OSH Spends Nearly $2 Million to Change Culture

A firm based in Indiana, Kaufman Global, has been hired to turn Oregon State Hospital into a first-class psychiatric facility

December 1, 2010 – State officials signed a nearly $2 million professional services contract on Monday to change the culture and turn Oregon State Hospital into a recovery-oriented organization.
An Indianapolis-based firm, Kaufman Global, was chosen from a field of three consulting firms by the Department of Human Services to implement the Oregon State Hospital Excellence Project.
During the next seven months, consultants will provide expertise to help OSH become a first-class public inpatient psychiatric facility, according to Greg Roberts, superintendent. 
“It’s all about having a different focus, he said, “helping people recover so they can live again successfully in the community for extended periods of time. That ranges from how we conduct assessments, put treatment plans together and how we facilitate discharging people back into the community.”
The recommendation to undertake a major transformation came from an earlier consultant study done by Liberty Healthcare, at a cost of $175,000. It found that the hospital had “invested great energy and vigor in striving to improve,” however the results had been disappointing.
Among the problems identified by Liberty consultants:
The need to establish clear authority and accountability at all staff levels. There’s a pervasive culture of indecisiveness at the hospital with staff members expecting that their decisions are tentative and changeable
The lack of uniform policies and practices with various units acting independently because they perceive a leadership vacuum
An excessive reliance on too many committees, many of which perform uncoordinated and redundant functions, which has led to confusion about who has authority to resolve issues
A perception that managers cannot discipline or remove employees who are not doing a good job
Serious confusion about which entities hold the authority to resolve issues and are accountable for results 
“It’s paradoxical that the very efforts to improve the hospital have contributed to the current confusion because changes have been implemented on so many fronts and with such rapidity,” according to Liberty’s report. “The sheer volume of change at OSH would overwhelm any organization, but we believe that the essential problem has been the lack of adequate planning and coordination of these improvement efforts.”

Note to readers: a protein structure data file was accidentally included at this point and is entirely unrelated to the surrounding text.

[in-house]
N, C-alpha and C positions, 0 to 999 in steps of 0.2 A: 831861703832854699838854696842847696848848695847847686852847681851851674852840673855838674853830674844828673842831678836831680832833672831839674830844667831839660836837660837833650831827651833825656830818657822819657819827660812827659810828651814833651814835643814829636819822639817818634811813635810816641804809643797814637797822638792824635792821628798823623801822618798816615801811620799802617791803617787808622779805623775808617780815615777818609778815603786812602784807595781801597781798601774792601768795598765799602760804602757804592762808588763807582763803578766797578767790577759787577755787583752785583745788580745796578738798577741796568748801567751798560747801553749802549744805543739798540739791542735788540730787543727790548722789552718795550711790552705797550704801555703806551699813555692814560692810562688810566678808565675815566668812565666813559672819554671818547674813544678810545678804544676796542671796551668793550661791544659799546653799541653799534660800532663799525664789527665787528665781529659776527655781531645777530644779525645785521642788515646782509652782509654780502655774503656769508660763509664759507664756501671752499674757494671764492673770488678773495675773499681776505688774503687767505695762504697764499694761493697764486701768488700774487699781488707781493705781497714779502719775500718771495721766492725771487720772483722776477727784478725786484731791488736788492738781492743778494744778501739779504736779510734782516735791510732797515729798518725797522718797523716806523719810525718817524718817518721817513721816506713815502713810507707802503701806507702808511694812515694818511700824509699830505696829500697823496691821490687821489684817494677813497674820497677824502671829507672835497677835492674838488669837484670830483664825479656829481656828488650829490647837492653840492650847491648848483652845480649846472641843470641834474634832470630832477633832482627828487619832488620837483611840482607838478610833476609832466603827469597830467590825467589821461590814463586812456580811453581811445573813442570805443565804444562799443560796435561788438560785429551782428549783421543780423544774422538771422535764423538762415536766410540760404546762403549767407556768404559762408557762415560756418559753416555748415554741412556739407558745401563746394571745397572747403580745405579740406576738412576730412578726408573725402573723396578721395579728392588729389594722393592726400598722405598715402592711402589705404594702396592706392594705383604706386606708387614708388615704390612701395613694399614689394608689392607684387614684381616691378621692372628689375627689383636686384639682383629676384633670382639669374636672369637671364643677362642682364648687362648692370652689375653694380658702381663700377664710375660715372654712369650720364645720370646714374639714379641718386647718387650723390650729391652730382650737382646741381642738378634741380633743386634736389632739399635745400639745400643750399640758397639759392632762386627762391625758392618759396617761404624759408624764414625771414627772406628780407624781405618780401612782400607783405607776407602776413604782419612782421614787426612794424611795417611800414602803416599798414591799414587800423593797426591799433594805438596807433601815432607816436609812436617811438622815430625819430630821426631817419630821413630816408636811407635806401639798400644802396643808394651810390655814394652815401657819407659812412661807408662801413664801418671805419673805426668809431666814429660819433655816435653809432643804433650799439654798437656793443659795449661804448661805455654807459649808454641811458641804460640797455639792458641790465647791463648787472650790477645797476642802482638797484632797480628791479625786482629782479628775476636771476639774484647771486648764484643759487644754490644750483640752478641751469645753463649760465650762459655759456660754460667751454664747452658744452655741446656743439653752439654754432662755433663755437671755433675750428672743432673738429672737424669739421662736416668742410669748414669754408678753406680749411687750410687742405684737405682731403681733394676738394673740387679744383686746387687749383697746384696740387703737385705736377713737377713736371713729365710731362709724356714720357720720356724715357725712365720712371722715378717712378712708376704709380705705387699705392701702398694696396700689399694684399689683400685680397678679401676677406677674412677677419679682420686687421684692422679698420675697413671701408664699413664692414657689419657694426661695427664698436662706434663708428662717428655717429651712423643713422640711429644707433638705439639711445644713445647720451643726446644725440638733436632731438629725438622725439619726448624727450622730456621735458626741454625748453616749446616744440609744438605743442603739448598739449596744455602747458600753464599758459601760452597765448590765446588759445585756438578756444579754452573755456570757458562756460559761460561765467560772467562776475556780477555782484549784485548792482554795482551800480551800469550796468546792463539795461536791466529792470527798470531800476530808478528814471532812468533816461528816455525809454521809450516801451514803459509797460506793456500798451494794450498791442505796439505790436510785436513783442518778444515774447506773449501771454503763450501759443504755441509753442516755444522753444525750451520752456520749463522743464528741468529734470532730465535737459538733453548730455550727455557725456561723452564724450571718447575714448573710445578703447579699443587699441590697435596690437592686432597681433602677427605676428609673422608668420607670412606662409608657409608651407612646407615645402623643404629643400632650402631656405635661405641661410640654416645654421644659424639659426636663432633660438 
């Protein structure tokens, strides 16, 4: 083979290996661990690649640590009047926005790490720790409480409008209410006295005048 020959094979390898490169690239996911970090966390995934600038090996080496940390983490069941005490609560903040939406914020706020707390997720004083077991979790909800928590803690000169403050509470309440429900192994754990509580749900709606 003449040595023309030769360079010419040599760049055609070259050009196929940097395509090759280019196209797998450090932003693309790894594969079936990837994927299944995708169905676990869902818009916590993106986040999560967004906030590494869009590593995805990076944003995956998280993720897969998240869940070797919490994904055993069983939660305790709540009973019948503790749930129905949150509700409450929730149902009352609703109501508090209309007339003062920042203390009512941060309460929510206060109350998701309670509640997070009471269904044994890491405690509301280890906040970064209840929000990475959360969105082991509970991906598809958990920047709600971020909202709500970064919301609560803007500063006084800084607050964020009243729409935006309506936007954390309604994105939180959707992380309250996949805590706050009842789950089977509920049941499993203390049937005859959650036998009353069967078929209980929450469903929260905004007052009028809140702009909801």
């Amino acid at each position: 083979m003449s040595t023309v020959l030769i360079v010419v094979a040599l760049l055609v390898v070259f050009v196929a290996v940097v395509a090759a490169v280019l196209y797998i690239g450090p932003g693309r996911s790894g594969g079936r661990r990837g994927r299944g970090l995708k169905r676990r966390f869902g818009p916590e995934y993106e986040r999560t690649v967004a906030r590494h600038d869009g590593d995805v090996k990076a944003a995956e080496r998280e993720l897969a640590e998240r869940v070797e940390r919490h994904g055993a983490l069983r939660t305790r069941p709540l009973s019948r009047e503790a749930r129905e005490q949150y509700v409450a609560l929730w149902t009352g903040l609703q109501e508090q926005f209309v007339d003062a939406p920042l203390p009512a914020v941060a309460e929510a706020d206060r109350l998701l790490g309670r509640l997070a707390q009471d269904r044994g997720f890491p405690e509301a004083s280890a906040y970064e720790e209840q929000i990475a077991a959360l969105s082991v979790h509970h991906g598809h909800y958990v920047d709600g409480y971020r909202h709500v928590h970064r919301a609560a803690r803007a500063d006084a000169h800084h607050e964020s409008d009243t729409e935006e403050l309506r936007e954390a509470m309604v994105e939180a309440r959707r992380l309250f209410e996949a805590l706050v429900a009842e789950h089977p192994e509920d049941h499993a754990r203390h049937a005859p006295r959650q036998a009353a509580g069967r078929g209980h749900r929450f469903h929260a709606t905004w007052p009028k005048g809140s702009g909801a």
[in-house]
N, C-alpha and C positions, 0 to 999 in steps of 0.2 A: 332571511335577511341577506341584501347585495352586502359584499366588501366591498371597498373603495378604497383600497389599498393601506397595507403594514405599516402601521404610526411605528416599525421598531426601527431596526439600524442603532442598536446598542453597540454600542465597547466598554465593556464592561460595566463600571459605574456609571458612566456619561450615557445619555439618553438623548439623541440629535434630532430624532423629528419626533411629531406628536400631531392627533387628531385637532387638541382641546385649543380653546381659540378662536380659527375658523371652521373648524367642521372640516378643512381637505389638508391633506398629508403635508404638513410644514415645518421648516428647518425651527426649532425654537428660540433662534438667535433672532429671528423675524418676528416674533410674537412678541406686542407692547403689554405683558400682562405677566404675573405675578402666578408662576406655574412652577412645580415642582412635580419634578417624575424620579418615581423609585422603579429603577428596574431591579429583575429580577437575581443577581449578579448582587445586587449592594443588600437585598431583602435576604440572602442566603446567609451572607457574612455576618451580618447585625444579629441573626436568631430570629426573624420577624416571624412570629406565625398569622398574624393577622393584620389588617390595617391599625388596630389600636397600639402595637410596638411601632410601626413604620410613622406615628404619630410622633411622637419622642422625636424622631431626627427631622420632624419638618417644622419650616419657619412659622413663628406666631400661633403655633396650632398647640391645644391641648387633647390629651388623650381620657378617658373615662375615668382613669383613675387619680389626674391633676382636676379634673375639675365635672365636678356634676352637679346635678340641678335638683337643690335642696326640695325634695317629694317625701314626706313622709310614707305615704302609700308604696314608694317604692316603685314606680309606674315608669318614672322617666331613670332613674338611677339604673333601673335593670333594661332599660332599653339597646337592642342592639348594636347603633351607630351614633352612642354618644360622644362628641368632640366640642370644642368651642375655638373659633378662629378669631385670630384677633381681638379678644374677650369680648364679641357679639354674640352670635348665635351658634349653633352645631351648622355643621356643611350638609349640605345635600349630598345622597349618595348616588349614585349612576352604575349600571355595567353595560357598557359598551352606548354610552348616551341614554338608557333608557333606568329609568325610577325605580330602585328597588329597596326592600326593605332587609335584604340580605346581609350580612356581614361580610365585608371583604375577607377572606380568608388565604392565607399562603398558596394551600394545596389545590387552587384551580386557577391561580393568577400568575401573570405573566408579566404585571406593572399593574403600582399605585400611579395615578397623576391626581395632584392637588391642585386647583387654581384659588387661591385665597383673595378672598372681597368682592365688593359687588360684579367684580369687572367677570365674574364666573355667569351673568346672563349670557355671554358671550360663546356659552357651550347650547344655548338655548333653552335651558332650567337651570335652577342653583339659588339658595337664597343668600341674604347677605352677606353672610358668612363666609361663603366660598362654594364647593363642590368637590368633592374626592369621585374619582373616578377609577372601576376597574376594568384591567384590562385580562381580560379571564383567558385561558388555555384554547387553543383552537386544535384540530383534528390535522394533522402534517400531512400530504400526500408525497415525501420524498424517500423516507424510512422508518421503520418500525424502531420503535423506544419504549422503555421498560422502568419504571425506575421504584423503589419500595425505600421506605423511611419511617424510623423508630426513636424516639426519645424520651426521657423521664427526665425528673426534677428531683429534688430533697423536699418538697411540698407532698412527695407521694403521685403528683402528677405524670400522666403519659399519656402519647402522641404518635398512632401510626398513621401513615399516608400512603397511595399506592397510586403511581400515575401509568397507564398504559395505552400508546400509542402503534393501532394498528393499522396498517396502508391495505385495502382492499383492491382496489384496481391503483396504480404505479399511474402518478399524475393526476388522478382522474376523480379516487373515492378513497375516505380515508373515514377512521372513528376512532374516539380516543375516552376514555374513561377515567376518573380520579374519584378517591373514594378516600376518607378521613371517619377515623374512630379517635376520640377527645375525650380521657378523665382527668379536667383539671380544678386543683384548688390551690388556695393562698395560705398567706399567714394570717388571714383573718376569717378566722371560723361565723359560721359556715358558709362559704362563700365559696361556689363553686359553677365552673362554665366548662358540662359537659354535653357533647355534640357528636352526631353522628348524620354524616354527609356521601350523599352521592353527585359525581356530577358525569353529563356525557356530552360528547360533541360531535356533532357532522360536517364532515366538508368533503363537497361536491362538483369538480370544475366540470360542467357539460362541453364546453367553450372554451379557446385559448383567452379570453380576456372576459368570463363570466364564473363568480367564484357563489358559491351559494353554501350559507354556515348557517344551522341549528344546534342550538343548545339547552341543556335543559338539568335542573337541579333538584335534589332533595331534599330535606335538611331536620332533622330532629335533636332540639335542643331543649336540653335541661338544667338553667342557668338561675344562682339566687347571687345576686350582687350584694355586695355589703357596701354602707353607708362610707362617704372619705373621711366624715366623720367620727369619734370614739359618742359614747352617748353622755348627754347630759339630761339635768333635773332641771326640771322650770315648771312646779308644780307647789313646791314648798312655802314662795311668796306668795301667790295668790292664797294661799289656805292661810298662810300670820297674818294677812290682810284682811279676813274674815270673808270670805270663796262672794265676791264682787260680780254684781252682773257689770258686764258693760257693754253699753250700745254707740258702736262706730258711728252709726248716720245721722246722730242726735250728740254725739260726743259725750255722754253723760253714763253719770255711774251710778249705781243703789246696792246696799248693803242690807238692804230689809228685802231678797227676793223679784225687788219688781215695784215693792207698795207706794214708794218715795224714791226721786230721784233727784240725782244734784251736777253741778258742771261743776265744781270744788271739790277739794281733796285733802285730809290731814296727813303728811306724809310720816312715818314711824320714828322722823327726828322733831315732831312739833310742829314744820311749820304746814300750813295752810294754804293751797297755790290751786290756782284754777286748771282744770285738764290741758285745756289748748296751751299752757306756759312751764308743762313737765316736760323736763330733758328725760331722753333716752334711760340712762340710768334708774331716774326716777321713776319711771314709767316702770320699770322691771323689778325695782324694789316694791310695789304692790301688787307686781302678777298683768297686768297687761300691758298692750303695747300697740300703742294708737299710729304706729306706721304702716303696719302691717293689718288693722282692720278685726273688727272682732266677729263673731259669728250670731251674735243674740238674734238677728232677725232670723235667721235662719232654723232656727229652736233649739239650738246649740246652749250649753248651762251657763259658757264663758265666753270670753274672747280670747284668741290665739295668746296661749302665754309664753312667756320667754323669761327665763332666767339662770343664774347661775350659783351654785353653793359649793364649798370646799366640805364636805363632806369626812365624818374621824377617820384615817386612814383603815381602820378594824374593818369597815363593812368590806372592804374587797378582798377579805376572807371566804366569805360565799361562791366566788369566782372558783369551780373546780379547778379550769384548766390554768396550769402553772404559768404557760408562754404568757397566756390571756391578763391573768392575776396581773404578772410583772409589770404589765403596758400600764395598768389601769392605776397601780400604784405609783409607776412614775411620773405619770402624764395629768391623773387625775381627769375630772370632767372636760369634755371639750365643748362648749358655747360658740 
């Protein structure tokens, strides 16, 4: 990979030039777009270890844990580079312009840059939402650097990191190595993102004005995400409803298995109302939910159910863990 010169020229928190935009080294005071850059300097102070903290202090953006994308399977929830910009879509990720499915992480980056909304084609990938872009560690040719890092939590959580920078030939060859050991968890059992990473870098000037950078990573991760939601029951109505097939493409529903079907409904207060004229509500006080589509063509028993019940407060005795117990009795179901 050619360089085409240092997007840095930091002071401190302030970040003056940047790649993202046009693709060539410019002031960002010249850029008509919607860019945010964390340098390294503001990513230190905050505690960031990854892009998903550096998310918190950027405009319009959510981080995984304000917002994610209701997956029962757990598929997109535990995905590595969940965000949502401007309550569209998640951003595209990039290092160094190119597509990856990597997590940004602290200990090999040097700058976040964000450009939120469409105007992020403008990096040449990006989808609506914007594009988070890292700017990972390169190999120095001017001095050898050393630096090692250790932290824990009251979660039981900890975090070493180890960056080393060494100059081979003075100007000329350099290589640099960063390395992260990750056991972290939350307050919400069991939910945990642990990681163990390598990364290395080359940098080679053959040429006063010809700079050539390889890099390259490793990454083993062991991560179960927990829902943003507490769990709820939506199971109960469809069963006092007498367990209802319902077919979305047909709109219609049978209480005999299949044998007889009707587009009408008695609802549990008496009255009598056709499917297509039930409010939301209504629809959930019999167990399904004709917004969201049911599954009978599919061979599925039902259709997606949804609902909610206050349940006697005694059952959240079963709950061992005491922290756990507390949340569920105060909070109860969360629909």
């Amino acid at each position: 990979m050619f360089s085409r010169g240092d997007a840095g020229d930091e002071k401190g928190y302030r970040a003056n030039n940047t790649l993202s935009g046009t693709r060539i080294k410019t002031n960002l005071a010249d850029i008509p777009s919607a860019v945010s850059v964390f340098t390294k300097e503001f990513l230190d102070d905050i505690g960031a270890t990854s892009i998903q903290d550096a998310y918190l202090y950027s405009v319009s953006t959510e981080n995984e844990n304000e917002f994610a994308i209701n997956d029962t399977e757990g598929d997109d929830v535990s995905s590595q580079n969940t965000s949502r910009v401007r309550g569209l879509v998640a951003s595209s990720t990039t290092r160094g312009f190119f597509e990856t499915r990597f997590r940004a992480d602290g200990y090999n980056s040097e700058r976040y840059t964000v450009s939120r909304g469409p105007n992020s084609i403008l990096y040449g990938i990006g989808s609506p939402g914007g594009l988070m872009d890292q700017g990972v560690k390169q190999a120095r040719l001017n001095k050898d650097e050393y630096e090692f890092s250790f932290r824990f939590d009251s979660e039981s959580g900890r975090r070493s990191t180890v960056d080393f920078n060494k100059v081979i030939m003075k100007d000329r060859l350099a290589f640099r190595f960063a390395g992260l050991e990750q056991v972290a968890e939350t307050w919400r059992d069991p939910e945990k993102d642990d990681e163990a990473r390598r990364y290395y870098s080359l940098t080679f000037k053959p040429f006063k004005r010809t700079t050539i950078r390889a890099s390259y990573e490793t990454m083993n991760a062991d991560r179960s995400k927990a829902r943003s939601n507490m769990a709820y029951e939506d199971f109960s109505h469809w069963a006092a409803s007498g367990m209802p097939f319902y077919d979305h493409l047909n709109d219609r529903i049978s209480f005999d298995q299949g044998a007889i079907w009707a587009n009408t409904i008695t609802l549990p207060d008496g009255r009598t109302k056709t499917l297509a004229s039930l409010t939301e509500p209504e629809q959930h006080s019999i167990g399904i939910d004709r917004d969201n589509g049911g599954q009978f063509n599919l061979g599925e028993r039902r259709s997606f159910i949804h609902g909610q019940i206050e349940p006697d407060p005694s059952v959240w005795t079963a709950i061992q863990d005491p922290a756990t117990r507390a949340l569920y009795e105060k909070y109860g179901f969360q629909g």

Kaufman Global is expected to work with hospital staff to help them bring about a cultural change, not necessarily implement that change, Roberts said. “Our job is to help people recover and stabilize so they can go back to the community. It’s a different way of conducting business in a psychiatric hospital than 10 to 15 years ago where people stayed for a very long time.”

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So, for eight years the State of Oregon has had zero (0) for the state-wide voice of mental health clients. And now, the State wonders what could be wrong with the culture. How about one word: DISMPOWERMENT.

Often staff is uncertain of their own policies and usually it is the patient and/or their families who suffer for it. Security needs staff development to better deal with patients and their visitors. The food is inadequate for proper nutrition yet vitamin suppliments have not been allowed because they must be individually packaged at a cost of .29 each. Under PSRB supervision, patients are managed as criminals with little or no consideration for the circumstances of their incarceration in direct violation of the Olmstead Act. OSH has fostered a culture of despair where patients feel there is little hope for their freedom, much less their recovery.